The shoulder is a ball-and-socket joint made up of three bones: the upper arm bone (humerus), shoulder blade (scapula), and the collarbone (clavicle). Within the shoulder is the labrum, which is a circular ring-like cartilage that sits inside the socket of the shoulder joint. The shoulderlabrum acts as a small suction cup providing a small amount of stability to the shoulder joint as well as acting as a cushion pad between the arm bone and shoulder blade as you twist, reach, and extend the arm. A SLAP tear is commonly associated to an injury to the upper portion of the labrum in the shoulder.
Type 1: Tearing/fraying of upper portion of labrum with no biceps involvement
*Type 3: Detachment of upper portion of labrum with no biceps involvement
*Type 4: Detachment of upper portion of labrum with part of the biceps involvement* Detachment of the labrum is also commonly called: “bucket handle tears”
● Falling onto an outstretched arm while diving to catch the ball or sliding to plate.
Non-surgical – Physical therapy is a common conservative method in conjunction with non-steroidal anti-inflammatory drugs like ibuprofen. Physical therapy addresses overall shoulder functionality by focusing on strength and flexibility of rotator cuff muscles and surrounding shoulder muscles as well as overall shoulder mechanics.
Surgical – Typically, surgical treatment involves fairly less invasive procedure with several small incisions around the shoulder. The labrum will be shaved and removed or stitched back into the socket depending on severity of the injury. There are many approaches to treating a SLAP and a conversation with the surgeon will allow better understanding of which option to pursue.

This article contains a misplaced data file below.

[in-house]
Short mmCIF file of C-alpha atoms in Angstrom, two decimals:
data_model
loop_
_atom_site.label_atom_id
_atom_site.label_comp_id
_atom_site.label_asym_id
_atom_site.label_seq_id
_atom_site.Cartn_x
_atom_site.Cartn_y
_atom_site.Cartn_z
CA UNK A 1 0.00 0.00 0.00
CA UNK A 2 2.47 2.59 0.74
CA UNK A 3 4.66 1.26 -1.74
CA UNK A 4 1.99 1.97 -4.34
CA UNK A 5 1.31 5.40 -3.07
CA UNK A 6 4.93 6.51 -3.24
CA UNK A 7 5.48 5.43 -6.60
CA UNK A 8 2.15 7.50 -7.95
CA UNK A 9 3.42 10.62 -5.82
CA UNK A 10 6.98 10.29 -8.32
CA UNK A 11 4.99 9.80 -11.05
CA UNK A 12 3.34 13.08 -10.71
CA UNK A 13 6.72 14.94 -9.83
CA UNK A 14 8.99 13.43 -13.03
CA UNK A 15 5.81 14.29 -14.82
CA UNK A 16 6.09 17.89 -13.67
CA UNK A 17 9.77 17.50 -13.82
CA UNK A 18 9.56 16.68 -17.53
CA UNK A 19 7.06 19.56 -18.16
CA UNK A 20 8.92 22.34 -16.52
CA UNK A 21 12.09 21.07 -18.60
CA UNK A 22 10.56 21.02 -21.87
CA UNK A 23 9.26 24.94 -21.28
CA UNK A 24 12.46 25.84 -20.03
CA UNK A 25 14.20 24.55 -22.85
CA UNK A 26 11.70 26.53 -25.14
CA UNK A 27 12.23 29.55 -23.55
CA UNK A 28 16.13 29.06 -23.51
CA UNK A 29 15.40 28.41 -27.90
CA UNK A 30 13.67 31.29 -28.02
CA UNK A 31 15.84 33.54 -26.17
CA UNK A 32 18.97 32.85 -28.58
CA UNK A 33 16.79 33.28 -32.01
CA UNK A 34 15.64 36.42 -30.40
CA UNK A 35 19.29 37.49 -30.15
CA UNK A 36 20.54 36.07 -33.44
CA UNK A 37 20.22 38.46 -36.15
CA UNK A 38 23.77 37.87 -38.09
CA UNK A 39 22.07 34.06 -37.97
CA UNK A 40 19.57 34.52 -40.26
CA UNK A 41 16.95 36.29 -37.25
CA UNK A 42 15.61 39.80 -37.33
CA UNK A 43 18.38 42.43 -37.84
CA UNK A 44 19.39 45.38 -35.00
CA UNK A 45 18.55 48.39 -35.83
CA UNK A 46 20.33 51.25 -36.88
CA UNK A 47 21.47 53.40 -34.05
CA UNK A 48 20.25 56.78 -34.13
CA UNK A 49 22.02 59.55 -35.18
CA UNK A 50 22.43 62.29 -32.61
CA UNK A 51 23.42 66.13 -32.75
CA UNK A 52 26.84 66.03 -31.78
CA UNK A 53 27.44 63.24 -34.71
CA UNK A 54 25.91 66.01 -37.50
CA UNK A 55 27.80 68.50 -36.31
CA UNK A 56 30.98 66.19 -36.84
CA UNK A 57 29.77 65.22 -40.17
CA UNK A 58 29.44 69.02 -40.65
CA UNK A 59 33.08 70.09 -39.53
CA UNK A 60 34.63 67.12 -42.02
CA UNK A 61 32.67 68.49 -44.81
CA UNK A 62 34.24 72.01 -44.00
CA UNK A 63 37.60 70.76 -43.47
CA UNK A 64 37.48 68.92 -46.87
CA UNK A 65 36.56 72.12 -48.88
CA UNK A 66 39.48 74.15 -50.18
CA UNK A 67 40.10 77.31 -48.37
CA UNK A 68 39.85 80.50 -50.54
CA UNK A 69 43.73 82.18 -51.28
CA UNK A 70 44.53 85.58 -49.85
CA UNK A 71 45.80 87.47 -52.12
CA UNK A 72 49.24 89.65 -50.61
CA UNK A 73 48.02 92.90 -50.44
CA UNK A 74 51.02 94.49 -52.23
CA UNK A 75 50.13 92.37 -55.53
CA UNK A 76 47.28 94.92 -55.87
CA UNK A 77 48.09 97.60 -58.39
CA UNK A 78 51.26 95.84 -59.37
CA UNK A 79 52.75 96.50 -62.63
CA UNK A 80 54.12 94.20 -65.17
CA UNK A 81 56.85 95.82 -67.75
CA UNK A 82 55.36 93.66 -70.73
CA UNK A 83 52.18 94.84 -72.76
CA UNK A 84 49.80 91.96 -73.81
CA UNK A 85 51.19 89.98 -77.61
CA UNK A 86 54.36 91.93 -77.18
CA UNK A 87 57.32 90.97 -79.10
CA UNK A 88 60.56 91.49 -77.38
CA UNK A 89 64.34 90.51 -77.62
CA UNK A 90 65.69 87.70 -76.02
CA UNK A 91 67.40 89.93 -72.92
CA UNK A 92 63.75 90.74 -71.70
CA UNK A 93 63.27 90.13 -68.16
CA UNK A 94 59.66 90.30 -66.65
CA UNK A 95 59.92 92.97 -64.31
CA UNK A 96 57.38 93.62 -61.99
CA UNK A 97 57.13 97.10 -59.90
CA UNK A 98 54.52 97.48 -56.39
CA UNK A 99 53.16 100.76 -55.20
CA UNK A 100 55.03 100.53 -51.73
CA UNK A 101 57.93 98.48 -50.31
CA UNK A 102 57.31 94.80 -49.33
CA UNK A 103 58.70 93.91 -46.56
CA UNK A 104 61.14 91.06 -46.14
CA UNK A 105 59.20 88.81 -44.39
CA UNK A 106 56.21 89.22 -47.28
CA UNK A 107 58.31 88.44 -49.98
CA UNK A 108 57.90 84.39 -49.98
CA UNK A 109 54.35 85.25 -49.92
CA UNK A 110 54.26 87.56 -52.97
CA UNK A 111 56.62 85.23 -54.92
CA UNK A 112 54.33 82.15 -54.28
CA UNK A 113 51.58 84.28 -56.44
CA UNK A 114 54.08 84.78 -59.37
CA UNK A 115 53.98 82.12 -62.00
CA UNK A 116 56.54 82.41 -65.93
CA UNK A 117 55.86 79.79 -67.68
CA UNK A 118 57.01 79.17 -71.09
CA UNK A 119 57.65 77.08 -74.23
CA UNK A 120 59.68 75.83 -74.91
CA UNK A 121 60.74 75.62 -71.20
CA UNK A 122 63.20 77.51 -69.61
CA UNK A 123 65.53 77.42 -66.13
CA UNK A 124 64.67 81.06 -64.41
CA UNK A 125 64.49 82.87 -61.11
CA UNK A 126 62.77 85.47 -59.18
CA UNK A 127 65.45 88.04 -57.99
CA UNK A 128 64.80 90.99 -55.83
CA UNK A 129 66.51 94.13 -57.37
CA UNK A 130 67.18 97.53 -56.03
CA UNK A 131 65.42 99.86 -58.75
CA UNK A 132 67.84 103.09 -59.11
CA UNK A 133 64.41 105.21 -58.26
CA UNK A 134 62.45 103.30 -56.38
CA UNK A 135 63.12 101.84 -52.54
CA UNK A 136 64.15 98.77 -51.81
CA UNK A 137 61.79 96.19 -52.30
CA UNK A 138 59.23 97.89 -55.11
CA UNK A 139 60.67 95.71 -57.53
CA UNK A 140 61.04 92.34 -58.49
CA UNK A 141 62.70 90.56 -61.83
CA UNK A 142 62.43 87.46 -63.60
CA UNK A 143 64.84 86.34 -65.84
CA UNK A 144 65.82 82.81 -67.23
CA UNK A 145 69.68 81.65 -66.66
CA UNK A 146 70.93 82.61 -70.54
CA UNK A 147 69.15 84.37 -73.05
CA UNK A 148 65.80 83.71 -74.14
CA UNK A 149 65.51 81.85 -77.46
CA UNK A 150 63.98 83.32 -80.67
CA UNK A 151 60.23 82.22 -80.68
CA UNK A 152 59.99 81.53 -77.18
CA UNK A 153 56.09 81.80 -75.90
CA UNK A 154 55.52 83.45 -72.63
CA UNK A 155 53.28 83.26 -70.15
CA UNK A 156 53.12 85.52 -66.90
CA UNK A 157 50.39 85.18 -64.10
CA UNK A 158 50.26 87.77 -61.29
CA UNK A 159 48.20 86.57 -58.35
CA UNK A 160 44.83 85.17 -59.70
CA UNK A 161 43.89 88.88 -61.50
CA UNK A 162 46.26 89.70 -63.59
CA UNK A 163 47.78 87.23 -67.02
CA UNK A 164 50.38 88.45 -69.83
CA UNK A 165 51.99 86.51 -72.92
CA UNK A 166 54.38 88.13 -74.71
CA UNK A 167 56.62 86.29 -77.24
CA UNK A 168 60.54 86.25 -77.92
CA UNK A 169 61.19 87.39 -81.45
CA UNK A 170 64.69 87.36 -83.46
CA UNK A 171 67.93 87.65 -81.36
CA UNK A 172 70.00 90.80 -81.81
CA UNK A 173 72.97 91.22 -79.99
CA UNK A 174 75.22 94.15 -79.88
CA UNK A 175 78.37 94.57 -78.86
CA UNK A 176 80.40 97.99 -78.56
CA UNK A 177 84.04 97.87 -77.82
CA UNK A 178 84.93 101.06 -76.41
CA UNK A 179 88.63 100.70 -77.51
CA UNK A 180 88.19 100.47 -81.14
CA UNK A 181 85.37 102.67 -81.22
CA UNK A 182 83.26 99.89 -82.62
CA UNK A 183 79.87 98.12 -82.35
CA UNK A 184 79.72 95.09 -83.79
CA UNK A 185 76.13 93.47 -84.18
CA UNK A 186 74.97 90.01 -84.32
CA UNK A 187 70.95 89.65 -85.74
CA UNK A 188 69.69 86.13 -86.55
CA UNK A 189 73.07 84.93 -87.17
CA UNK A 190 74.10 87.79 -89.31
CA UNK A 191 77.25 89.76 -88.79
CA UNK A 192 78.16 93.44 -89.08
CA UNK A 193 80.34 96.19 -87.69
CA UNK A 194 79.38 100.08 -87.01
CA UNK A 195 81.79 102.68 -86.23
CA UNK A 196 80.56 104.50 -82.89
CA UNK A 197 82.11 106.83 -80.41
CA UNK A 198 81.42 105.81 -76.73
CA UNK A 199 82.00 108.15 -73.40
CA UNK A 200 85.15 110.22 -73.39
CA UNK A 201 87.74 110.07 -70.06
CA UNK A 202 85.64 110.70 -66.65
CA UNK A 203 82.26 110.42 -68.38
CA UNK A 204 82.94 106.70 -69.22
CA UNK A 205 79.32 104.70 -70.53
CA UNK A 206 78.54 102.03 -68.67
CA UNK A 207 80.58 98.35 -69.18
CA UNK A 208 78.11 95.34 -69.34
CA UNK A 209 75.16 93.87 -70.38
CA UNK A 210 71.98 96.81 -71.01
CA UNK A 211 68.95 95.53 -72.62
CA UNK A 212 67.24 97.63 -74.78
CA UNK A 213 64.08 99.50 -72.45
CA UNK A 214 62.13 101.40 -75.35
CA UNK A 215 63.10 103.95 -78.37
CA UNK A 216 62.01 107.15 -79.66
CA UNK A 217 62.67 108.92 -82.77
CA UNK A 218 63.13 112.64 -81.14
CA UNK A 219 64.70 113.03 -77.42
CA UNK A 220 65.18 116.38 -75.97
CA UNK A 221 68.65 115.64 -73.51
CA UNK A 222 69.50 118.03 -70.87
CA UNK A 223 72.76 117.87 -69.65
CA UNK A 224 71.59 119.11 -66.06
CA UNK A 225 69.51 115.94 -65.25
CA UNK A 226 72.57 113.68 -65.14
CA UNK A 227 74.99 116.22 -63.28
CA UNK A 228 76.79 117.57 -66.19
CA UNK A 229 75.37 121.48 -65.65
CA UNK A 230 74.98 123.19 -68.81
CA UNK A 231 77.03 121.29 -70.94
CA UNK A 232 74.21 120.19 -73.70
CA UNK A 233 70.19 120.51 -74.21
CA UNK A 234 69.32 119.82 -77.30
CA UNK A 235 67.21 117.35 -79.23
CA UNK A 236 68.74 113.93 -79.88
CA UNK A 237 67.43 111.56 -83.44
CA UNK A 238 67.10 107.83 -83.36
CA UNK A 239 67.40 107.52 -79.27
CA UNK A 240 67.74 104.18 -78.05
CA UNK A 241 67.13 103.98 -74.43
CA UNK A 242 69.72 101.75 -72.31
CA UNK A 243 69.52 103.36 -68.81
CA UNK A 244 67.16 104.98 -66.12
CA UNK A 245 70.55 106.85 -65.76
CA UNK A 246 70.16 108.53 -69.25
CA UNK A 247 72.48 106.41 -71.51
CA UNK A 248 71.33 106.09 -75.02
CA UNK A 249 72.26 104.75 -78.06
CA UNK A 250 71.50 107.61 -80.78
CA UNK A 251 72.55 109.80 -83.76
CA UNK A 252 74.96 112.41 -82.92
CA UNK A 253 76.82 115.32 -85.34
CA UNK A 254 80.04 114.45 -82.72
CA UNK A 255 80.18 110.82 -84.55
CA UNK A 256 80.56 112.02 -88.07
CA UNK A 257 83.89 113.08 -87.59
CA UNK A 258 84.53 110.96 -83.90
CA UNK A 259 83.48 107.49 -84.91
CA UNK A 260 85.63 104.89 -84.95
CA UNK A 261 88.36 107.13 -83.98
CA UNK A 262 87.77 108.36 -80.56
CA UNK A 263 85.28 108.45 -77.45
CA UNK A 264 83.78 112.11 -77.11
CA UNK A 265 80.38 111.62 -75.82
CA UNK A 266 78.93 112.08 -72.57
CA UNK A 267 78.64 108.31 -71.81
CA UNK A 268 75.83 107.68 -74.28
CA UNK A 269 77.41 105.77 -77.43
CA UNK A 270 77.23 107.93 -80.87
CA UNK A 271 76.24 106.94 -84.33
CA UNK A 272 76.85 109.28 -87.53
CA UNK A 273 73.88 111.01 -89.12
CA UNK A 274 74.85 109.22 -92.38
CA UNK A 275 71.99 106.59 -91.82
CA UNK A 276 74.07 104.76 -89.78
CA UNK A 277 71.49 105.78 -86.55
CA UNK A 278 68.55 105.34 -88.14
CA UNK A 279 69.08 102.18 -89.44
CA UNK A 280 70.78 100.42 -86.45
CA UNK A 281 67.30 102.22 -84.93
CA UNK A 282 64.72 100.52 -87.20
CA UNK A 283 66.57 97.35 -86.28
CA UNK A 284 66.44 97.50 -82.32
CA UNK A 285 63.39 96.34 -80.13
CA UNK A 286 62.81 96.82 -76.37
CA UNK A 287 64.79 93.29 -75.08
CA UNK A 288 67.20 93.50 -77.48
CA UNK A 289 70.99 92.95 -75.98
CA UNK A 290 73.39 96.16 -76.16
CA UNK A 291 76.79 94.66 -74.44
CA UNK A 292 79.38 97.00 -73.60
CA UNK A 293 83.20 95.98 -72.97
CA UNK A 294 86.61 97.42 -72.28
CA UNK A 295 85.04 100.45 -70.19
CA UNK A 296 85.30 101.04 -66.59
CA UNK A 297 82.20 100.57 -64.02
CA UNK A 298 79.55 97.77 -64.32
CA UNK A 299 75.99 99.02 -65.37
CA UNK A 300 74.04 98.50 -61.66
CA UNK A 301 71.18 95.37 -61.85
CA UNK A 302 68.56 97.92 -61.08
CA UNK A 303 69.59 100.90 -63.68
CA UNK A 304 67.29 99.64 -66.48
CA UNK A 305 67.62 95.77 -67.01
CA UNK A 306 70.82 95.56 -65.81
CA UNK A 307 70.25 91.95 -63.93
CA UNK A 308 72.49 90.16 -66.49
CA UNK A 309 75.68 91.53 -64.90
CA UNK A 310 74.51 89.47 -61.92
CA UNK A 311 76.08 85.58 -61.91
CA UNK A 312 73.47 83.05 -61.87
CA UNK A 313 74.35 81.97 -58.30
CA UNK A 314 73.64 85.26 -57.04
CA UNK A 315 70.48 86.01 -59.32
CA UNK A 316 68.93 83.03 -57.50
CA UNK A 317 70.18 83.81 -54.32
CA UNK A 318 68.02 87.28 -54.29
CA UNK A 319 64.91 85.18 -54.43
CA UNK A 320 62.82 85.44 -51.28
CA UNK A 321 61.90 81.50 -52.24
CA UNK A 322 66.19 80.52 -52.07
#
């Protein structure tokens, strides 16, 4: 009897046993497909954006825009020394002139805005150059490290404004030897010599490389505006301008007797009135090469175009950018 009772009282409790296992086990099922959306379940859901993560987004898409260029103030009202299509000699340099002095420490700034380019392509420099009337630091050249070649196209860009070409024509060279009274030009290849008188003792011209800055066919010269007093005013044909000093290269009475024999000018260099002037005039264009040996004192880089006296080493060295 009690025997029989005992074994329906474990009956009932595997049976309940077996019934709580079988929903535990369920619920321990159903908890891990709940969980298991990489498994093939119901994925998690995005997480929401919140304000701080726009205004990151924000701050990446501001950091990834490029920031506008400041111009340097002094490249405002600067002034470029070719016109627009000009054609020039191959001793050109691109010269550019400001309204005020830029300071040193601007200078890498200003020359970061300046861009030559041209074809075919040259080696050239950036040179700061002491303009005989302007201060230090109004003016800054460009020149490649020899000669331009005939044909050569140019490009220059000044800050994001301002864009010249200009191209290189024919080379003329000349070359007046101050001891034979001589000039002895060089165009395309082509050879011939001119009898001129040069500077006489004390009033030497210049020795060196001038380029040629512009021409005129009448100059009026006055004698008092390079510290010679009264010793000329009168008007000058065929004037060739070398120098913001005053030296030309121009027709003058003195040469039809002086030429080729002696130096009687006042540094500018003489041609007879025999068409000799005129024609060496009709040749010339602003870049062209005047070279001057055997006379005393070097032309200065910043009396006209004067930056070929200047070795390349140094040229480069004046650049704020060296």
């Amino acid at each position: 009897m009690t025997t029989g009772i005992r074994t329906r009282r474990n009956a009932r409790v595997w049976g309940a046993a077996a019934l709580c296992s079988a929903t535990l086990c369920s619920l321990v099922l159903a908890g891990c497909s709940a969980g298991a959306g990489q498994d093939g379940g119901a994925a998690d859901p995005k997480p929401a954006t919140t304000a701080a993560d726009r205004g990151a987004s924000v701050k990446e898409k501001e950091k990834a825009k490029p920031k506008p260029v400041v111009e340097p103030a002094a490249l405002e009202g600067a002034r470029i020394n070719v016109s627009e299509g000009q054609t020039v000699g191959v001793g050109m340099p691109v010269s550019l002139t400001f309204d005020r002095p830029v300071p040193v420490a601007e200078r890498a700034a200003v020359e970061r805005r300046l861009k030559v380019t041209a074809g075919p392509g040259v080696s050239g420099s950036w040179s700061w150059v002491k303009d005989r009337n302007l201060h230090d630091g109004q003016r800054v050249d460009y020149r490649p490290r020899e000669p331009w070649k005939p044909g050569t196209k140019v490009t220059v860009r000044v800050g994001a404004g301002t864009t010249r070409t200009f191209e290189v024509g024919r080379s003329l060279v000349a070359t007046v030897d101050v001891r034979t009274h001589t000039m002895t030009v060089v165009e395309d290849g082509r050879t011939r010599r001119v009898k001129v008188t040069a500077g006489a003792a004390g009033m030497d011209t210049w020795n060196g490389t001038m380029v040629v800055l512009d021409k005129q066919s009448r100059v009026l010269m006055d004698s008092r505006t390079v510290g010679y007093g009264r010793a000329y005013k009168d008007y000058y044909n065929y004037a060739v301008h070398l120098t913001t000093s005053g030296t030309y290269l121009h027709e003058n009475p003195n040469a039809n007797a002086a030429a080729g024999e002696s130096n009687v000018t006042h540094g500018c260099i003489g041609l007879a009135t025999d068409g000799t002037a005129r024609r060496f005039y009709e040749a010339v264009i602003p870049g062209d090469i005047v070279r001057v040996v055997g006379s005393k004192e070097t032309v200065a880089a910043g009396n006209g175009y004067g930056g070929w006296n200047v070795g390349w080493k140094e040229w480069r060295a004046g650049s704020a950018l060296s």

Maintaining proper muscular flexibility, joint flexibility, and shoulder blade/scapular stability can help reduce risk of injury or re-injury. “Thrower’s Ten”, a shoulder stability program has shown significant results in ability to return to sport as well as improving overall baseball pitches by 2 mph after 6 weeks of diligently sticking to the program.
– Link with instructions and photos to “Thrower’s Ten program” http://www.muhlenberg.edu/media/contentassets/pdf/athletics/athletictraining/throwers10.pdf
- Wilk KE, Macrina LC, Cain EL, Dugas JR, Andrews JR. Rehabilitation of the Overhead Athlete’s Elbow. Sports Health. 2012;4(5):404-414. doi:10.1177/1941738112455006.
- Yang, J., Mann, B. J., Guettler, J. H., Dugas, J. R., Irrgang, J. J., Fleisig, G. S., & Albright, J. P. (2014). Risk-Prone Pitching Activities and Injuries in Youth Baseball: Findings From a National Sample. The American Journal of Sports Medicine,42(6), 1456-1463. doi:10.1177/0363546514524699
- Teng, S., PT, PhD. (n.d.). Overhead Throwing. Lecture presented in CSULB, Long Beach
Victor Nguyen, SPT
3rd year DPT Program
California State University, Long Beach